Lebanese officials are opting to double down on efforts to extract as much funding as possible from the United Nations amidst one of the worst economic meltdowns in modern times. The ongoing battle between Beirut and New York over energy costs reflects the corrupt nature of Lebanon’s ruling class and the relationship flaws between the two entities. Lebanese leaders are effectively choosing to extort UN agencies supporting refugees in their country to sustain a corrupt system and bypass reforms—an effort that will only further harm refugees in the long run, possibly by design.
On August 21, the Lebanese Council of Ministers announced that it would cut electricity to Syrian refugee camps if the United Nations fails to pay for supposed dues owed to the Electricite du Liban (EDL), Lebanon’s state electricity provider. This follows an initial June decision to bill the United Nations for energy costs associated with Syrian and Palestinian refugees living in the country. At the time, Caretaker Energy Minister Walid Fayyad argued, “We cannot allow this issue to disturb the financial balance of Lebanon's state power company, which was on the brink of collapse.”
The cabinet’s effort is a continuation of anti-refugee trends in recent years. Lebanese authorities, under Fayyad’s instruction, began collecting payments for electricity supplied to Palestinian refugees in December 2022. The move was highly unpopular amongst the Palestinian community in Lebanon as it occurred during a period of decreased funding for the UN Relief and Works Agency for Palestine Refugees (UNRWA), the UN agency handling humanitarian and development activities associated with Palestinians. The UNRWA is responsible for the infrastructure in Lebanon’s Palestinian refugee camps, paying most or the entirety of the electricity bills for individuals and families living there.
Syrian refugees in Lebanon work within a similar system supported by the UN Refugee Agency (UNHCR) and the UN International Organization for Migration. Electricity provision falls within the UN’s mandate in its work with Syrian refugees across Lebanon. In this regard, UN funding covers fuel purchases and generator upkeep that largely powers formal Syrian refugee camps and falls outside traditional Lebanese power generation. A substantial majority of Syrian refugees in Lebanon live in formal or informal camps, while those living in informal camps often have little to no electricity.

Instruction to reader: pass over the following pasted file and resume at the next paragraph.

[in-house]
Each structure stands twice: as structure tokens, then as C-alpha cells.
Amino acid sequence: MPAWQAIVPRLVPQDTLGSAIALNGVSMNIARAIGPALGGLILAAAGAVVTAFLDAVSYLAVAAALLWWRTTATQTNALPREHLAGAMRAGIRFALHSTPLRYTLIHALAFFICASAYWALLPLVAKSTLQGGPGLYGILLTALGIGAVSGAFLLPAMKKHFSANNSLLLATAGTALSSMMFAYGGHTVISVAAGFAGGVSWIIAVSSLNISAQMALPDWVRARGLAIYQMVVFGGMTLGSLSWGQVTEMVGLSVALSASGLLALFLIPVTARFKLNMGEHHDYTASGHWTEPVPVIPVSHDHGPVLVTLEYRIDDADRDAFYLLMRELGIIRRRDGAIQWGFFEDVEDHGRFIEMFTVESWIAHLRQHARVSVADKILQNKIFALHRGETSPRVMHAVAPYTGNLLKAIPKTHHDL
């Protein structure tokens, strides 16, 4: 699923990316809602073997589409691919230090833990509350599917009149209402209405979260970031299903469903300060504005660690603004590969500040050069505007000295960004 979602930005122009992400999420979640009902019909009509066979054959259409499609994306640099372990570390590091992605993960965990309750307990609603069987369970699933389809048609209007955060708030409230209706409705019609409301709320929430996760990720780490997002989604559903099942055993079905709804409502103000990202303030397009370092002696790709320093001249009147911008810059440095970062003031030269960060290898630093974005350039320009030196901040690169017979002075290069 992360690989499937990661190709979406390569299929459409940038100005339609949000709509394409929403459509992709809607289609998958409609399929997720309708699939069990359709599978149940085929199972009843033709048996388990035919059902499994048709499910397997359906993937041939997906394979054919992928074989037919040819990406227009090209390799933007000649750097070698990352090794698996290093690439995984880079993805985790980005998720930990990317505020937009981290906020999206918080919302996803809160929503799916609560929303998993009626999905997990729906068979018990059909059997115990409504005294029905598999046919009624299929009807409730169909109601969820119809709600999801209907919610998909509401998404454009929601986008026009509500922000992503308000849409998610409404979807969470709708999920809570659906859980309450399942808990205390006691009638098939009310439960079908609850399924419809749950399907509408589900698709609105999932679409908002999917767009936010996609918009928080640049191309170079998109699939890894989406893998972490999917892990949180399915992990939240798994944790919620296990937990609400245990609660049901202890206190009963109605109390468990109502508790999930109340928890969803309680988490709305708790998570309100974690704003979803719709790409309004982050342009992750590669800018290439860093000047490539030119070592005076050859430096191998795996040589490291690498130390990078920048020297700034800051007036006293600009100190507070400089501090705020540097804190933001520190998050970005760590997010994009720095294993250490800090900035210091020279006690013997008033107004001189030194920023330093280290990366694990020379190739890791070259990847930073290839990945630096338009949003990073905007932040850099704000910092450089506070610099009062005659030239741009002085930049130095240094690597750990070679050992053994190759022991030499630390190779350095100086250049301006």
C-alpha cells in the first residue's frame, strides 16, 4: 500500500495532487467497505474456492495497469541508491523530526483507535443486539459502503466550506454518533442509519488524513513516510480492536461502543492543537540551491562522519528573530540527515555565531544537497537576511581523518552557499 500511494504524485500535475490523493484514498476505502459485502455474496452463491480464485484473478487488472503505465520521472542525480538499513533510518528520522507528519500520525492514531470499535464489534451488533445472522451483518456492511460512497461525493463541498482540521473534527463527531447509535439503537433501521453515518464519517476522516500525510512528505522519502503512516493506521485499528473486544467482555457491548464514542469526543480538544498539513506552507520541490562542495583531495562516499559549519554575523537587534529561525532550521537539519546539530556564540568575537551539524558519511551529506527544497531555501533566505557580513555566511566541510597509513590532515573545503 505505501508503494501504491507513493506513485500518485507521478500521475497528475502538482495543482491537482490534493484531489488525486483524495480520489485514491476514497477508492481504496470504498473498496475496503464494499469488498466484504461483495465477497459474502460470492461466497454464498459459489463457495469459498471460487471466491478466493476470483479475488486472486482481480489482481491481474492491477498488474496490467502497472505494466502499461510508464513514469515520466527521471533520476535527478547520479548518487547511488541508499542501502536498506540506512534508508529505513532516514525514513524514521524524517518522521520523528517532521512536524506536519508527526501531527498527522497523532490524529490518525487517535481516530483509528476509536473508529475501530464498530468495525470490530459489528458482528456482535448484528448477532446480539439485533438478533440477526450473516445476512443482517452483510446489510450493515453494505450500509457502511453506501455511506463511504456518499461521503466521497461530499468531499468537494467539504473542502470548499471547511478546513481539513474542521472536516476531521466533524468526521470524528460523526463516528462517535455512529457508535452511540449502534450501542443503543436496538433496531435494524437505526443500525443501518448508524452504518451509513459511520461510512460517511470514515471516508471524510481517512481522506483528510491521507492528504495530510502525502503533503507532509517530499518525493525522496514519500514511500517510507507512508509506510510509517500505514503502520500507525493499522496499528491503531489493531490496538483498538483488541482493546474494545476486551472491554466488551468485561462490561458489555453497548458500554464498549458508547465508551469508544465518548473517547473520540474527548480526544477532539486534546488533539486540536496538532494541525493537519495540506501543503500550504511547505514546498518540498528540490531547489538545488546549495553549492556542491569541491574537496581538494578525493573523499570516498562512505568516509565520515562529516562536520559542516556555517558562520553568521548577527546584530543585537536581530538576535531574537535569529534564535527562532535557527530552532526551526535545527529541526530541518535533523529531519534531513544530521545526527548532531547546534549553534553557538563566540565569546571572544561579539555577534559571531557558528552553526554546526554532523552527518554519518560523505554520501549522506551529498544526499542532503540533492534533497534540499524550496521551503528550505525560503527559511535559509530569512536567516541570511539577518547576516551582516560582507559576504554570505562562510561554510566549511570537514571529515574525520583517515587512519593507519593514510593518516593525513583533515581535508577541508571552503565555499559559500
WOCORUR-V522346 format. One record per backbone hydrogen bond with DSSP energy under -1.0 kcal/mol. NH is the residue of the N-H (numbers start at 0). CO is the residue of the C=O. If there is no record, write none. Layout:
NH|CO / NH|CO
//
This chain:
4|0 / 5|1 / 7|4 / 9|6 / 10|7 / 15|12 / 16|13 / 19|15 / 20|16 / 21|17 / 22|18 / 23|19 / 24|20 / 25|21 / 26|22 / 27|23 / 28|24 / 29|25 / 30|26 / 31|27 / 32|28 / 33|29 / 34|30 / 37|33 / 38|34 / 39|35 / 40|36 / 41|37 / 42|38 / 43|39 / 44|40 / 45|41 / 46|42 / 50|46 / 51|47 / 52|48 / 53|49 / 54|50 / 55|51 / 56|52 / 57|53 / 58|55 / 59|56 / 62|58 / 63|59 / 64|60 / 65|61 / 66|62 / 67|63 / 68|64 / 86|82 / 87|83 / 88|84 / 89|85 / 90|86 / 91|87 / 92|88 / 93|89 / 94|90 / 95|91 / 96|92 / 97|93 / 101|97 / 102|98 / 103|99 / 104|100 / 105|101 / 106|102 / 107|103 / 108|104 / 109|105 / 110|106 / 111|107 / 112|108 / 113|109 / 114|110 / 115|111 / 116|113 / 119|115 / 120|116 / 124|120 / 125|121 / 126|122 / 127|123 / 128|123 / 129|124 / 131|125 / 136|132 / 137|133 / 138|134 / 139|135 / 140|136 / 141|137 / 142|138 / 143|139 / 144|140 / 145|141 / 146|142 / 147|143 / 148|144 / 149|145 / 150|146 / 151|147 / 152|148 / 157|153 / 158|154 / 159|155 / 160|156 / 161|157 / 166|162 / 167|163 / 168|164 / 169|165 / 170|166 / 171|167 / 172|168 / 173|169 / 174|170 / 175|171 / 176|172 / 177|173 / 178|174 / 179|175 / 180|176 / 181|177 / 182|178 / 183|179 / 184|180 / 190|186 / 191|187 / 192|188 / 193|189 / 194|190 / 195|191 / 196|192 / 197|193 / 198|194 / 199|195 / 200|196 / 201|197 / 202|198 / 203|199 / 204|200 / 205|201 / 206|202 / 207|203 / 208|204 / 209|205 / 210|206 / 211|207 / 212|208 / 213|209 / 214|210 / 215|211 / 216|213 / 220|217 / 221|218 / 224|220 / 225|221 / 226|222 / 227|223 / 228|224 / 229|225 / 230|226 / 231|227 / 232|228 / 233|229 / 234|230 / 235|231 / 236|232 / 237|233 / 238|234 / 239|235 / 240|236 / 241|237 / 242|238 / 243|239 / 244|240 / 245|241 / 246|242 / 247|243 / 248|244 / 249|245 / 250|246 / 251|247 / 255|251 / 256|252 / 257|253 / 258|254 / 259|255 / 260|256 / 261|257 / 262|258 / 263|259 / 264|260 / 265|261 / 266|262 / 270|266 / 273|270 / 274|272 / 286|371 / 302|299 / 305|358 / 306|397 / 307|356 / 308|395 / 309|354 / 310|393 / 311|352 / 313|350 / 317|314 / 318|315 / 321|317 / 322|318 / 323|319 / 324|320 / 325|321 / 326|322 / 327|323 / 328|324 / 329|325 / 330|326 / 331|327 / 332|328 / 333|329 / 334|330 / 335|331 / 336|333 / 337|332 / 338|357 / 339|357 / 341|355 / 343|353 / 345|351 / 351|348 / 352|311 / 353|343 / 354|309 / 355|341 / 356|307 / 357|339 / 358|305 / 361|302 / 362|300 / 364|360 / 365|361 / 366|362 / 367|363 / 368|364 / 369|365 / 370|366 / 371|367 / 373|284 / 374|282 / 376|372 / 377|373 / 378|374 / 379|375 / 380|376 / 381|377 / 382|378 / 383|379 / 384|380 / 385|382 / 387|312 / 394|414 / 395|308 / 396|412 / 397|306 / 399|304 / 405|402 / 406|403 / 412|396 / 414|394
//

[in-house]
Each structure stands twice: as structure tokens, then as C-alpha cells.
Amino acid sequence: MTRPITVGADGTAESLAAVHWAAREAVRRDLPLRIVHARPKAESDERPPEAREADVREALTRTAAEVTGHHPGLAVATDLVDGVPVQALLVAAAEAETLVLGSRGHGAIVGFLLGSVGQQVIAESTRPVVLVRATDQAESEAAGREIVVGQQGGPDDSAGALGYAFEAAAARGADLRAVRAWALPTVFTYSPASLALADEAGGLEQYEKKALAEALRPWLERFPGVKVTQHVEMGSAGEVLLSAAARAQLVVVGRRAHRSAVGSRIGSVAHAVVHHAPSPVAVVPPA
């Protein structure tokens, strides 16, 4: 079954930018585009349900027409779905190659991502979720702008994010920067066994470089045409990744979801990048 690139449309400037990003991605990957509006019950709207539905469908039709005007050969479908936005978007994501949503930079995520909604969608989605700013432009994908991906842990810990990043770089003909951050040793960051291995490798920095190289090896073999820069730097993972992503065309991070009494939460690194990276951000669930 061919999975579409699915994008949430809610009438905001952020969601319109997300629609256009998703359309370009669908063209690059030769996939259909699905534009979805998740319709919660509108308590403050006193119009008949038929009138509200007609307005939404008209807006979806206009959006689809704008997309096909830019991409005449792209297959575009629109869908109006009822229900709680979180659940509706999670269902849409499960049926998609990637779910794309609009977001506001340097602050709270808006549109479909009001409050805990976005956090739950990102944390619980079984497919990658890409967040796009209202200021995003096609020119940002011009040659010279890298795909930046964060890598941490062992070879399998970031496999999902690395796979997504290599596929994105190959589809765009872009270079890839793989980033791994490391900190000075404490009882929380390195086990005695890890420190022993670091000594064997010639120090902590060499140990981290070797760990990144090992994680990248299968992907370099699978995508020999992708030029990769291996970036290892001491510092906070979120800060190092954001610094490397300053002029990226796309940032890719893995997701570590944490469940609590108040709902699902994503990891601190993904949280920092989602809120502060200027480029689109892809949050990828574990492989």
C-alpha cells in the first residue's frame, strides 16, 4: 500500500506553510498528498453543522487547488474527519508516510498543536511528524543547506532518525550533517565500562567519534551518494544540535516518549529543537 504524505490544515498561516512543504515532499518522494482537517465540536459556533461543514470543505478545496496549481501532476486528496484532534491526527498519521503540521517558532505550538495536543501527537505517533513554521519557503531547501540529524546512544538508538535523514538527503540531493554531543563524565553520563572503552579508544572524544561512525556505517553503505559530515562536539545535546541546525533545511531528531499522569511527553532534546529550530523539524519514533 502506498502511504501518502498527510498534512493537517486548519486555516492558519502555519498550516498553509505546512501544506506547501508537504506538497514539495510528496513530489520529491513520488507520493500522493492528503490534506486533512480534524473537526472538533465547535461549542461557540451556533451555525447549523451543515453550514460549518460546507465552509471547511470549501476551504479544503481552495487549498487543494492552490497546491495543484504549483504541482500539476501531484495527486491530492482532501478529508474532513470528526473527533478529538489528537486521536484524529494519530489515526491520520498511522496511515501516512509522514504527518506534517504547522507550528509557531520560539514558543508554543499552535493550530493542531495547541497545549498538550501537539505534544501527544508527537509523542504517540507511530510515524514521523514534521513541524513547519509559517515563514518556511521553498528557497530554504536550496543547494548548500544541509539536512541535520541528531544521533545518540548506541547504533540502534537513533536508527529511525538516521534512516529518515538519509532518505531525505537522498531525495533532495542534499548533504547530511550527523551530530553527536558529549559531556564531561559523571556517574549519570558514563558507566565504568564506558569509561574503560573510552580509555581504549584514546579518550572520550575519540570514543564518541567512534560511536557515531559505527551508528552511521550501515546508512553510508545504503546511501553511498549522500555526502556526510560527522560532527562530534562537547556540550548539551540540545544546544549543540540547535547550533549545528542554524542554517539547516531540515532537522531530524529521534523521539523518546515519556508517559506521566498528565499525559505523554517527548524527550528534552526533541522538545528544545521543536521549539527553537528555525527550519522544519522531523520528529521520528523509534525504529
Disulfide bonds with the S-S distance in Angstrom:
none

Fayyad and Lebanon’s political class ignore these facts, instead choosing to scapegoat refugees while extorting humanitarian actors providing basic provisions to those most in need. While horrific, the approach is hardly surprising when observing the Lebanese government’s treatment of Syrian refugees, who regularly face arbitrary arrest, torture, and refoulment to Syria. Work permits are few and far between and housing is nearly impossible to obtain, let alone at a fair cost. As a result, an estimated 90 percent of Syrian refugees live in extreme poverty.
Worse, Lebanon’s January 2015 residency regulations created an intentional catch-22 for Syrian refugees by requiring registration with UNHCR or a Lebanese sponsor to remain in the country legally. Both present undue burdens for Syrians, especially as the regulation also prevents UNHCR from registering new Syrian refugees unless they are children of registered individuals. Registration fees cost $200 to renew and individuals must have many different documents—often difficult for displaced Syrians facing passport delays with their home government. As a result, only 16 percent of Syrian refugees in Lebanon have legal status to reside in the country. Syrians are thus regularly taken advantage of due to their unstable position in the country, entrenching their status as the country’s poorest individuals.